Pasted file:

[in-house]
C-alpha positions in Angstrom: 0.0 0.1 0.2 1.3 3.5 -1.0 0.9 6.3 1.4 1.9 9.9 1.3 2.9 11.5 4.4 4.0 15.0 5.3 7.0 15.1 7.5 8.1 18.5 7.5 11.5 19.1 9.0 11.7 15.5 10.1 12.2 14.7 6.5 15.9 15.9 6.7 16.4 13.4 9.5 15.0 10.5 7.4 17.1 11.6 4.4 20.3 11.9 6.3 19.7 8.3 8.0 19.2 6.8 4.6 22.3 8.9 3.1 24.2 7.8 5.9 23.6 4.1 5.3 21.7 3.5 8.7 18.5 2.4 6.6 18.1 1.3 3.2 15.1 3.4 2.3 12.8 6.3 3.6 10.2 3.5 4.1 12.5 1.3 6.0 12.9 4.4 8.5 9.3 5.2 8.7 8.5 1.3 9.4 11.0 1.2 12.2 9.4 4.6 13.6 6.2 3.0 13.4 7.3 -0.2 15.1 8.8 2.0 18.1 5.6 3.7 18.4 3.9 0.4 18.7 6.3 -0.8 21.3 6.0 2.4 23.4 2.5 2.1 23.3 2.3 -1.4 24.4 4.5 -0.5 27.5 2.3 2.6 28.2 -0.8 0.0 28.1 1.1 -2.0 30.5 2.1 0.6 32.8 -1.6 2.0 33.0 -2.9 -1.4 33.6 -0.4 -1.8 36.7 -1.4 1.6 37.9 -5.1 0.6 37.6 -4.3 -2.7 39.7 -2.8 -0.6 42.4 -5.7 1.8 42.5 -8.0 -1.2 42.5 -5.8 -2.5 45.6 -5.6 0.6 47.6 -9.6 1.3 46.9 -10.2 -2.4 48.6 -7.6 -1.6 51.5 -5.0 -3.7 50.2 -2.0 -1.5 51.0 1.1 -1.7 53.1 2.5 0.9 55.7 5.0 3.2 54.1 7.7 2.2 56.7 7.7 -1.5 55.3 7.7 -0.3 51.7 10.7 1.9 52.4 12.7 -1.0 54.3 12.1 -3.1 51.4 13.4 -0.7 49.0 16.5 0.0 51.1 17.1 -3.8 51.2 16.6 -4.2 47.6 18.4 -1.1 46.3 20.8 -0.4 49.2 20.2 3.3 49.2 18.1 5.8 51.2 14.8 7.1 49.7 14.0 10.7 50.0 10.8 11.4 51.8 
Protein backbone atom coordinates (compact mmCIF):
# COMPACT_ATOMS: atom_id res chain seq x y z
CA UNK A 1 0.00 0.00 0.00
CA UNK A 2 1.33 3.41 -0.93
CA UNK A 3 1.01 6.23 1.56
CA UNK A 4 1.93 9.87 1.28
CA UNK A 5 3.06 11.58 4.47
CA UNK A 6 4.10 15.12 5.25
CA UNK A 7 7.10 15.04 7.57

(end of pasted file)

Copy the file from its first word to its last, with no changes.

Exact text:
[in-house]
C-alpha positions in Angstrom: 0.0 0.1 0.2 1.3 3.5 -1.0 0.9 6.3 1.4 1.9 9.9 1.3 2.9 11.5 4.4 4.0 15.0 5.3 7.0 15.1 7.5 8.1 18.5 7.5 11.5 19.1 9.0 11.7 15.5 10.1 12.2 14.7 6.5 15.9 15.9 6.7 16.4 13.4 9.5 15.0 10.5 7.4 17.1 11.6 4.4 20.3 11.9 6.3 19.7 8.3 8.0 19.2 6.8 4.6 22.3 8.9 3.1 24.2 7.8 5.9 23.6 4.1 5.3 21.7 3.5 8.7 18.5 2.4 6.6 18.1 1.3 3.2 15.1 3.4 2.3 12.8 6.3 3.6 10.2 3.5 4.1 12.5 1.3 6.0 12.9 4.4 8.5 9.3 5.2 8.7 8.5 1.3 9.4 11.0 1.2 12.2 9.4 4.6 13.6 6.2 3.0 13.4 7.3 -0.2 15.1 8.8 2.0 18.1 5.6 3.7 18.4 3.9 0.4 18.7 6.3 -0.8 21.3 6.0 2.4 23.4 2.5 2.1 23.3 2.3 -1.4 24.4 4.5 -0.5 27.5 2.3 2.6 28.2 -0.8 0.0 28.1 1.1 -2.0 30.5 2.1 0.6 32.8 -1.6 2.0 33.0 -2.9 -1.4 33.6 -0.4 -1.8 36.7 -1.4 1.6 37.9 -5.1 0.6 37.6 -4.3 -2.7 39.7 -2.8 -0.6 42.4 -5.7 1.8 42.5 -8.0 -1.2 42.5 -5.8 -2.5 45.6 -5.6 0.6 47.6 -9.6 1.3 46.9 -10.2 -2.4 48.6 -7.6 -1.6 51.5 -5.0 -3.7 50.2 -2.0 -1.5 51.0 1.1 -1.7 53.1 2.5 0.9 55.7 5.0 3.2 54.1 7.7 2.2 56.7 7.7 -1.5 55.3 7.7 -0.3 51.7 10.7 1.9 52.4 12.7 -1.0 54.3 12.1 -3.1 51.4 13.4 -0.7 49.0 16.5 0.0 51.1 17.1 -3.8 51.2 16.6 -4.2 47.6 18.4 -1.1 46.3 20.8 -0.4 49.2 20.2 3.3 49.2 18.1 5.8 51.2 14.8 7.1 49.7 14.0 10.7 50.0 10.8 11.4 51.8 
Protein backbone atom coordinates (compact mmCIF):
# COMPACT_ATOMS: atom_id res chain seq x y z
CA UNK A 1 0.00 0.00 0.00
CA UNK A 2 1.33 3.41 -0.93
CA UNK A 3 1.01 6.23 1.56
CA UNK A 4 1.93 9.87 1.28
CA UNK A 5 3.06 11.58 4.47
CA UNK A 6 4.10 15.12 5.25
CA UNK A 7 7.10 15.04 7.57